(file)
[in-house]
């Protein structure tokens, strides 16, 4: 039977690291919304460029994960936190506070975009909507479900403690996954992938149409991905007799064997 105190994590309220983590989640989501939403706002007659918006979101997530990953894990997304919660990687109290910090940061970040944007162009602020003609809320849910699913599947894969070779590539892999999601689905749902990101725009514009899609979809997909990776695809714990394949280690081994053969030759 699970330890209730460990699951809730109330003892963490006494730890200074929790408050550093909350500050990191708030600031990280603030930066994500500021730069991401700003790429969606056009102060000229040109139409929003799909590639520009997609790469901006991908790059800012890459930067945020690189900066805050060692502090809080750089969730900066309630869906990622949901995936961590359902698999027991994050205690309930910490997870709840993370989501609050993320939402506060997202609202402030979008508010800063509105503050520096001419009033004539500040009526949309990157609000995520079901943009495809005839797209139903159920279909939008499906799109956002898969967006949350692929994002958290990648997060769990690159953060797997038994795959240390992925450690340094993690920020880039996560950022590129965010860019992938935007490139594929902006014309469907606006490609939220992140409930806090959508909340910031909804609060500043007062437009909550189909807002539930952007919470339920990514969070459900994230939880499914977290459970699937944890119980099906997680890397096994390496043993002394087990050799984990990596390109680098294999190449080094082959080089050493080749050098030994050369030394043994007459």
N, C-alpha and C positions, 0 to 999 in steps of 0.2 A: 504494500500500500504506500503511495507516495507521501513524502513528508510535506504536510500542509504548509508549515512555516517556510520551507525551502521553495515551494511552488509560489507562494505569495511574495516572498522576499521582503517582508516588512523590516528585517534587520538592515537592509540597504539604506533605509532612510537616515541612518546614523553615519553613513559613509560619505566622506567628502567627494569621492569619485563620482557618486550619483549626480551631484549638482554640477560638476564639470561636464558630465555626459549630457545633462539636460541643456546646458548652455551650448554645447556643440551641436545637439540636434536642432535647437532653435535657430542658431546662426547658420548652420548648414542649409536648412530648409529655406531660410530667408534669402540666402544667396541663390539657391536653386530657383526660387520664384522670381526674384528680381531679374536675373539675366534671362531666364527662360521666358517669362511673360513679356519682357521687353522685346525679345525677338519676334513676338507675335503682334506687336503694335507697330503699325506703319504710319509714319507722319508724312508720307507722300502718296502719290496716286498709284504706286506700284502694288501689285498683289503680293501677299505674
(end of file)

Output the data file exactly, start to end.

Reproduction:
[in-house]
């Protein structure tokens, strides 16, 4: 039977690291919304460029994960936190506070975009909507479900403690996954992938149409991905007799064997 105190994590309220983590989640989501939403706002007659918006979101997530990953894990997304919660990687109290910090940061970040944007162009602020003609809320849910699913599947894969070779590539892999999601689905749902990101725009514009899609979809997909990776695809714990394949280690081994053969030759 699970330890209730460990699951809730109330003892963490006494730890200074929790408050550093909350500050990191708030600031990280603030930066994500500021730069991401700003790429969606056009102060000229040109139409929003799909590639520009997609790469901006991908790059800012890459930067945020690189900066805050060692502090809080750089969730900066309630869906990622949901995936961590359902698999027991994050205690309930910490997870709840993370989501609050993320939402506060997202609202402030979008508010800063509105503050520096001419009033004539500040009526949309990157609000995520079901943009495809005839797209139903159920279909939008499906799109956002898969967006949350692929994002958290990648997060769990690159953060797997038994795959240390992925450690340094993690920020880039996560950022590129965010860019992938935007490139594929902006014309469907606006490609939220992140409930806090959508909340910031909804609060500043007062437009909550189909807002539930952007919470339920990514969070459900994230939880499914977290459970699937944890119980099906997680890397096994390496043993002394087990050799984990990596390109680098294999190449080094082959080089050493080749050098030994050369030394043994007459």
N, C-alpha and C positions, 0 to 999 in steps of 0.2 A: 504494500500500500504506500503511495507516495507521501513524502513528508510535506504536510500542509504548509508549515512555516517556510520551507525551502521553495515551494511552488509560489507562494505569495511574495516572498522576499521582503517582508516588512523590516528585517534587520538592515537592509540597504539604506533605509532612510537616515541612518546614523553615519553613513559613509560619505566622506567628502567627494569621492569619485563620482557618486550619483549626480551631484549638482554640477560638476564639470561636464558630465555626459549630457545633462539636460541643456546646458548652455551650448554645447556643440551641436545637439540636434536642432535647437532653435535657430542658431546662426547658420548652420548648414542649409536648412530648409529655406531660410530667408534669402540666402544667396541663390539657391536653386530657383526660387520664384522670381526674384528680381531679374536675373539675366534671362531666364527662360521666358517669362511673360513679356519682357521687353522685346525679345525677338519676334513676338507675335503682334506687336503694335507697330503699325506703319504710319509714319507722319508724312508720307507722300502718296502719290496716286498709284504706286506700284502694288501689285498683289503680293501677299505674